Organizing a community means creating and maintaining a system where people can work together to meet common goals that benefit the community. It’s essential to have a clear purpose and plan when organizing a community and the flexibility to adapt to changing circumstances.
Organizing a community can take on many forms, depending on the needs and goals of the group. Some common examples include:
- Coordinating activities and resources to ensure everyone has what they need to succeed.
- Bridging the gap between the community and external organizations or institutions.
- Facilitating communication among members of the community.
- Mobilizing members of the community to take action on important issues.
Grassroots organizing is a type of community organizing that focuses on mobilizing community members to take action on issues that the community members have agreed are important.
It typically involves building grassroots networks of members passionate about making a difference in their community.
These grassroots networks form broad coalitions of members from different groups who agree that change needs to be made and want to organize together to harness the power necessary to make that change happen.
Grassroots organizers rely heavily on grassroots activism, which organizes people to take direct action on an issue or cause. This can include protests, letter-writing campaigns, and voter mobilization drives.
Grassroots organizing can be a powerful tool for creating change in your community. You’ll hear people mention grassroots organizing when they mean organizing from the “bottom-up” instead of the “top-down.”
At the most basic level, you are involved with grassroots organizing when you:
- Find issues or causes you care about and get involved in the grassroots movement around them to raise awareness within your community.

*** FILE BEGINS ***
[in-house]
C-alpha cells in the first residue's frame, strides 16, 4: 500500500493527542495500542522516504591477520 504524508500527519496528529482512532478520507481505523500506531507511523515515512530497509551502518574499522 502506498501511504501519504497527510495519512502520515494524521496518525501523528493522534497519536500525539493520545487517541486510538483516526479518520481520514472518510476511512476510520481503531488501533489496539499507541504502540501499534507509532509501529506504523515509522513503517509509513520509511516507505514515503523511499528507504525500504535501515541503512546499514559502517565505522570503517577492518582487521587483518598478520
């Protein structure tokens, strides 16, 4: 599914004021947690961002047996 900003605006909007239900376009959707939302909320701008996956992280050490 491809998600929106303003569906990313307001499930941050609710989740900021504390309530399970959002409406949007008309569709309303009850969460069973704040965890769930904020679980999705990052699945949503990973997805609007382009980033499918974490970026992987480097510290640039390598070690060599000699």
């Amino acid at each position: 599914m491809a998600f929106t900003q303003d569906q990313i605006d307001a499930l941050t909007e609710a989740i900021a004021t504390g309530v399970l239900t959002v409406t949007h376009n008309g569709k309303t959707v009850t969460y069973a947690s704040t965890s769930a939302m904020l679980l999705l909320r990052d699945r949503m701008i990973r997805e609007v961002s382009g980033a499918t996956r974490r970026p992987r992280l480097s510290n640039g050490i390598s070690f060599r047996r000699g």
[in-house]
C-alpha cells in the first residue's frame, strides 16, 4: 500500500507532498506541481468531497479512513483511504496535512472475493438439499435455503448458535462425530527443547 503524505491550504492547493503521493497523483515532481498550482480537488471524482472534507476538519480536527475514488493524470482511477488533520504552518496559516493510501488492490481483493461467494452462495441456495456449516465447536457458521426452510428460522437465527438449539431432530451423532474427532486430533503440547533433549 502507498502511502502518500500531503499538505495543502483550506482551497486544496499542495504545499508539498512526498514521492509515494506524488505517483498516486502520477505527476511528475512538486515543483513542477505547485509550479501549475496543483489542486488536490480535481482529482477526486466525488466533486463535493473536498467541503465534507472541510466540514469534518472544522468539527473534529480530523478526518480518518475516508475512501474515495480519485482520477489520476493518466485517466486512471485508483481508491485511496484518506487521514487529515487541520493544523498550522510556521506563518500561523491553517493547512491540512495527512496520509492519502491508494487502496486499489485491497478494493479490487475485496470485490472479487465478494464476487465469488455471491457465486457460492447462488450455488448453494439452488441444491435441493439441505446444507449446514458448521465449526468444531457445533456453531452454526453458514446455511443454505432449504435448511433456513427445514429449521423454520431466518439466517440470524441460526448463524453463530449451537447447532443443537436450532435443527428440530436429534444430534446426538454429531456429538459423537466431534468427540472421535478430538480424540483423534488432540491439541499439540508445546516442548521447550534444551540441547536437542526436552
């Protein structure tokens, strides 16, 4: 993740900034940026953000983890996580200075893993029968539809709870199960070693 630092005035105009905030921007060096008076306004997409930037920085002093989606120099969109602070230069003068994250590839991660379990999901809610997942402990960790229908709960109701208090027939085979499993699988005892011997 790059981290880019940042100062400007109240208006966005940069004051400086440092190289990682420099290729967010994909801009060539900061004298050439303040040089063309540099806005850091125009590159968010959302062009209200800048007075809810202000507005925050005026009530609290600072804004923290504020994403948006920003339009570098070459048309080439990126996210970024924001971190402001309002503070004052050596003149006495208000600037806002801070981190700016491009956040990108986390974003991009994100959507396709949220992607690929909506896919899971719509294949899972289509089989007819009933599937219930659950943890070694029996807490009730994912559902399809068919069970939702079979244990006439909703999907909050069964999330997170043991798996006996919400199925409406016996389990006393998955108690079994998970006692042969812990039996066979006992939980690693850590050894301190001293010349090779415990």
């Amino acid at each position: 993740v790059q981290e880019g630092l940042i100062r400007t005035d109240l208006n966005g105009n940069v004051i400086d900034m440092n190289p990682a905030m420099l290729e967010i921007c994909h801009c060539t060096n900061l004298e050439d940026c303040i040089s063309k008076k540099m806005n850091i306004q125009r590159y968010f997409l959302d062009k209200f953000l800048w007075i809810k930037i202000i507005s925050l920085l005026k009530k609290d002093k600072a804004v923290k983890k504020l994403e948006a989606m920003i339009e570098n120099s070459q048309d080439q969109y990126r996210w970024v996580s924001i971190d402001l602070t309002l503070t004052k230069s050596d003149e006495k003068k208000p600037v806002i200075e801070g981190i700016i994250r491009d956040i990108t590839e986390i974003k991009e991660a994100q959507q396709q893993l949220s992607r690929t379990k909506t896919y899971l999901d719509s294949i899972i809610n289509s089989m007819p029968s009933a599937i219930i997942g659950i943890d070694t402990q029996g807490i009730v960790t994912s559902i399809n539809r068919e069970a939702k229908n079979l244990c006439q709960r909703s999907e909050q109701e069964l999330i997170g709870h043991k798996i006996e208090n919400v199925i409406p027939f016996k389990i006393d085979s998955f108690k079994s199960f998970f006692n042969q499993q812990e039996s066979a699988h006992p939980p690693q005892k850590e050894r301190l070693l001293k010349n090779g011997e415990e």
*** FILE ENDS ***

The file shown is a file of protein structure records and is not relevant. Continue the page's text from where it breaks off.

- Connect with other grassroots groups and local organizations to learn from their experiences and support each other.
- Get involved in local elections and help educate and mobilize voters on critical issues to deepen political participation.
What Does Community Organizing Look Like in Rural Areas?
It looks the same as it does anywhere else! Rural areas may need different methods to organize because folks are generally further from each other geographically than in urban areas. Still, the goals and outcomes are much the same as in other areas.
Saul David Alinsky
No conversation about organizing and community organizing would be complete without discussing Saul David Alinsky.
Saul David Alinsky (1909-1972) was an American community organizer and writer. He is generally considered to be the founder of modern community organizing.
Alinsky lays out his methods of organizing in his book, “Rules for Radicals: A Pragmatic Primer for Realistic Radicals.” Using his prior experience with successful community organizing, he presents a clear set of truths and rules surrounding community organizing.
Truth #1: Change comes gradually in a slow patient process, not a dramatic revolution.
This process deliberately builds agreement across large groups of people to build their power so that the necessary change can happen. The slow, deliberate process ensures long-lasting relationships built during coalition-building. You need a large group of people to build the power necessary to affect change and the time to do it.
Truth #2: Organizing and building power must happen inside community systems and institutions.
This is why we focus on attending County commissioner’s meetings, School Board meetings, local law enforcement meet-and-greets, etc. We must understand the systems at work and their realities before changing them. To understand those systems, we must be part of them. And yes, participating in public comment counts as part of the system!
Truth #3: An ongoing dialogue between groups of differing opinions is required to achieve social change.
We aren’t looking to “win” a particular issue; we want to create a large coalition of community members who can collaborate and advocate to obtain the resources and power we all need to improve our community.
Community organizing is coming together with others to effect change in your community. It can be done anywhere, and it looks different in every place. In rural areas, organizers may need to use different methods because people are generally further from each other than in urban areas. However, the goals and outcomes of community organizing are the same everywhere.